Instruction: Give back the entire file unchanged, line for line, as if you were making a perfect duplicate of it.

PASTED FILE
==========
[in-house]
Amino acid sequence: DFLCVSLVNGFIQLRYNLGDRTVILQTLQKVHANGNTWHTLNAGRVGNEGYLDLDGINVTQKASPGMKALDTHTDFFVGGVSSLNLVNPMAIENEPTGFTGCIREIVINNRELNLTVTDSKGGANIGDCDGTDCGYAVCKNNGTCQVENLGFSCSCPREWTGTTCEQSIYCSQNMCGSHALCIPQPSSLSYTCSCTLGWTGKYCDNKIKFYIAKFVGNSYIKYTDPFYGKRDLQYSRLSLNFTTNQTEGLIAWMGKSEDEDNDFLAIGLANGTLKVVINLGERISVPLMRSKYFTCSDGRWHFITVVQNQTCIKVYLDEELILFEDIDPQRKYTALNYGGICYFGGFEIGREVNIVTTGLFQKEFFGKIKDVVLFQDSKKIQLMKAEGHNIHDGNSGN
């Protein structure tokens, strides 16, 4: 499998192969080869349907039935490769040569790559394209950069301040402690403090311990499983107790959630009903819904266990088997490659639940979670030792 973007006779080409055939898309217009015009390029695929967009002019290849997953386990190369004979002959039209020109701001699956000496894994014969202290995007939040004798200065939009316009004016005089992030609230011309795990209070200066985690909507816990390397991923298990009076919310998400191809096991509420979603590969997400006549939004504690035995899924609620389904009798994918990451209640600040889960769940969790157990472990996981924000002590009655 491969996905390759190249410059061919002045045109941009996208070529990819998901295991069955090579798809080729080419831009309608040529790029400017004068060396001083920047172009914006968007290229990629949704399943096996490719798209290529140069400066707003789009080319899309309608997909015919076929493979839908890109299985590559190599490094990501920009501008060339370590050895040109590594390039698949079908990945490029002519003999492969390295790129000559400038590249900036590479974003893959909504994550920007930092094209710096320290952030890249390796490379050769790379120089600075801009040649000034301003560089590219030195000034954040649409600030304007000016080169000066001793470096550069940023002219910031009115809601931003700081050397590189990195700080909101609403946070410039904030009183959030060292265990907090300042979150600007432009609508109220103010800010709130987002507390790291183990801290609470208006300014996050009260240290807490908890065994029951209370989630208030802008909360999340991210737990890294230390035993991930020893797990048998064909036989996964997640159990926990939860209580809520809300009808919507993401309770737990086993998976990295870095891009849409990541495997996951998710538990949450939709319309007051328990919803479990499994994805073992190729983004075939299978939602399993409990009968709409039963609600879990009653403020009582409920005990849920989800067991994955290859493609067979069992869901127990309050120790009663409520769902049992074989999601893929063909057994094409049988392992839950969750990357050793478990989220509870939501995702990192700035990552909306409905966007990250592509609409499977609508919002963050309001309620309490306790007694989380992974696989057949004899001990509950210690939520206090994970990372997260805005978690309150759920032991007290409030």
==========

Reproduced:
[in-house]
Amino acid sequence: DFLCVSLVNGFIQLRYNLGDRTVILQTLQKVHANGNTWHTLNAGRVGNEGYLDLDGINVTQKASPGMKALDTHTDFFVGGVSSLNLVNPMAIENEPTGFTGCIREIVINNRELNLTVTDSKGGANIGDCDGTDCGYAVCKNNGTCQVENLGFSCSCPREWTGTTCEQSIYCSQNMCGSHALCIPQPSSLSYTCSCTLGWTGKYCDNKIKFYIAKFVGNSYIKYTDPFYGKRDLQYSRLSLNFTTNQTEGLIAWMGKSEDEDNDFLAIGLANGTLKVVINLGERISVPLMRSKYFTCSDGRWHFITVVQNQTCIKVYLDEELILFEDIDPQRKYTALNYGGICYFGGFEIGREVNIVTTGLFQKEFFGKIKDVVLFQDSKKIQLMKAEGHNIHDGNSGN
């Protein structure tokens, strides 16, 4: 499998192969080869349907039935490769040569790559394209950069301040402690403090311990499983107790959630009903819904266990088997490659639940979670030792 973007006779080409055939898309217009015009390029695929967009002019290849997953386990190369004979002959039209020109701001699956000496894994014969202290995007939040004798200065939009316009004016005089992030609230011309795990209070200066985690909507816990390397991923298990009076919310998400191809096991509420979603590969997400006549939004504690035995899924609620389904009798994918990451209640600040889960769940969790157990472990996981924000002590009655 491969996905390759190249410059061919002045045109941009996208070529990819998901295991069955090579798809080729080419831009309608040529790029400017004068060396001083920047172009914006968007290229990629949704399943096996490719798209290529140069400066707003789009080319899309309608997909015919076929493979839908890109299985590559190599490094990501920009501008060339370590050895040109590594390039698949079908990945490029002519003999492969390295790129000559400038590249900036590479974003893959909504994550920007930092094209710096320290952030890249390796490379050769790379120089600075801009040649000034301003560089590219030195000034954040649409600030304007000016080169000066001793470096550069940023002219910031009115809601931003700081050397590189990195700080909101609403946070410039904030009183959030060292265990907090300042979150600007432009609508109220103010800010709130987002507390790291183990801290609470208006300014996050009260240290807490908890065994029951209370989630208030802008909360999340991210737990890294230390035993991930020893797990048998064909036989996964997640159990926990939860209580809520809300009808919507993401309770737990086993998976990295870095891009849409990541495997996951998710538990949450939709319309007051328990919803479990499994994805073992190729983004075939299978939602399993409990009968709409039963609600879990009653403020009582409920005990849920989800067991994955290859493609067979069992869901127990309050120790009663409520769902049992074989999601893929063909057994094409049988392992839950969750990357050793478990989220509870939501995702990192700035990552909306409905966007990250592509609409499977609508919002963050309001309620309490306790007694989380992974696989057949004899001990509950210690939520206090994970990372997260805005978690309150759920032991007290409030």